And, of course, there is also the potential for criminal charges if someone affirmatively covers up sex abuse or fails to act in response to a known offense.

ROBIN: Why do you think people are so reluctant to report sexual abuse issues? Are people that prone to want to "cover up" misconduct, or could there be other explanations?

JILL: Far too many people are simply unaware that they are obligated, under an organization’s policies or by law, to report sexual misconduct. Many are hesitant to accuse someone they know of such reprehensible conduct as sex abuse, particularly if they are not sure they have all of the facts.

ROBIN: Yes - you'd really hate to throw out a serious accusation like that unless you were sure about what was going on.

JILL: Absolutely. But the desire to "wait for all the facts" can become an excuse, too -- it becomes too easy to sit back and refrain from getting involved, even when you know enough to be reasonably certain that misconduct is taking place. It's also possible that a fear of retribution might stifle reports, particularly where the wrongdoer is in a position of power or influence. You may know about the misconduct, but suspect that no one will believe it.

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ROBIN: Yes, I am sure the fear of retaliation is very real. Given the potential liability for employers, and also a simple desire to know and do the right thing in these tragic situations, what steps should employers take?

JILL: It all begins and ends with education. Organizations should implement policies spelling out how employees and volunteers are expected to proceed when they become aware of sexual misconduct. The policies should clearly state what conduct is prohibited, provide avenues for people to report sex abuse, and specify that anyone who makes a good faith report will not be subject to retaliation.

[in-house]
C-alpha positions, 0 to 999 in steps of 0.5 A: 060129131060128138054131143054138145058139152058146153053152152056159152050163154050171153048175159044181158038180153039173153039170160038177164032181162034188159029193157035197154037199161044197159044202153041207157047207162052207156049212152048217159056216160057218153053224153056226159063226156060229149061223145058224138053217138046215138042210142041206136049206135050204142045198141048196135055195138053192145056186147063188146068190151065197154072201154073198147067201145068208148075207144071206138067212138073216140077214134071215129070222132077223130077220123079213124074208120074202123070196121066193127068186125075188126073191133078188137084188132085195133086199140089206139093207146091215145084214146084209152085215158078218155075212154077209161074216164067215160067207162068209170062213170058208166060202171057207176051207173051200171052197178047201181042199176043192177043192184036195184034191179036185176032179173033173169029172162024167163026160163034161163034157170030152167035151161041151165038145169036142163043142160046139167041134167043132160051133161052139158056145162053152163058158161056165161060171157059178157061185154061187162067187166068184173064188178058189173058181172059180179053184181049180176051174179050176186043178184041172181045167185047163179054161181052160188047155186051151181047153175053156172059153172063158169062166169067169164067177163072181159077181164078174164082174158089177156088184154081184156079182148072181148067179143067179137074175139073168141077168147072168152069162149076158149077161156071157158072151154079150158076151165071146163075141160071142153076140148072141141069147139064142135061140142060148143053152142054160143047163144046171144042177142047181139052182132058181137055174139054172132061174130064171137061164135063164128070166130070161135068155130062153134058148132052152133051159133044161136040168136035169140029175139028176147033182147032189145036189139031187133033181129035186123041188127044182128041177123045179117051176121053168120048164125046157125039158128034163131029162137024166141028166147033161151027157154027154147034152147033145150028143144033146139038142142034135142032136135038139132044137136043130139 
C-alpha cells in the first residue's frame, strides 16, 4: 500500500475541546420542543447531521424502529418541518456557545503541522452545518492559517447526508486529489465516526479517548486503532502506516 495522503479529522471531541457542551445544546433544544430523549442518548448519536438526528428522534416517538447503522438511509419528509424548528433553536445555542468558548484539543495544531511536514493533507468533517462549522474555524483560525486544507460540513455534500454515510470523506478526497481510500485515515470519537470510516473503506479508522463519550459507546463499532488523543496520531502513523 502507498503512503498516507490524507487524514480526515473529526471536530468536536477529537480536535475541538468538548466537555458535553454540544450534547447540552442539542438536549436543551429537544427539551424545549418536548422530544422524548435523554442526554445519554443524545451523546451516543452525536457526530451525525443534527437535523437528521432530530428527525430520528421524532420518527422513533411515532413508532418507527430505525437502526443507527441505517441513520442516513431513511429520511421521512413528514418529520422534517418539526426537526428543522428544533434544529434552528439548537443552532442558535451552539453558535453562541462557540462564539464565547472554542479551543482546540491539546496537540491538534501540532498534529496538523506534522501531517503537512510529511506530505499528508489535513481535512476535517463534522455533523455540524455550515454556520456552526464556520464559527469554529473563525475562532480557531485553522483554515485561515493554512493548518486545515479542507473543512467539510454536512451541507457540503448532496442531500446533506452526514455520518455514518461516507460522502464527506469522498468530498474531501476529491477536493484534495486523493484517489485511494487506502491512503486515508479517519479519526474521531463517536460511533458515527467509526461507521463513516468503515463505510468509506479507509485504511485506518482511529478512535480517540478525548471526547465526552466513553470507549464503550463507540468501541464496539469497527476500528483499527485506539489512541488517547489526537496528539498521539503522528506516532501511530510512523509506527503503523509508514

ROBIN: That sounds a lot like what we would recommend in connection with a no-harassment program.

JILL: There are definite similarities and even overlap, but sexual abuse involves the risk of devastating harm to the victim -- often a vulnerable child or elderly or disabled individual -- and the possibility of criminal liability for the employer and employees who are witnesses but fail to act. You don't normally see those elements in garden-variety workplace harassment situations.

Employers should consider incorporating some “teeth” into their reporting requirements, providing for discipline up to and including termination when employees fail to report known sexual misconduct. The education should not stop there. Once a policy has been implemented, the entire staff should receive training on their obligation to report sexual misconduct. Once people understand what’s expected of them, they will be much more likely to report wrongdoing, which will in turn enable organizations to address the problem.

ROBIN: Jill, this has been very informative. Thank you so much for your time. And, to our readers -- a reminder that you can go here to register for the DRI program on sexual misconduct. That's November 13-15 in San Diego.

Robin Shea has 30 years' experience in employment litigation, including Title VII and the Age Discrimination in Employment Act, the Americans with Disabilities Act (including the Amendments Act).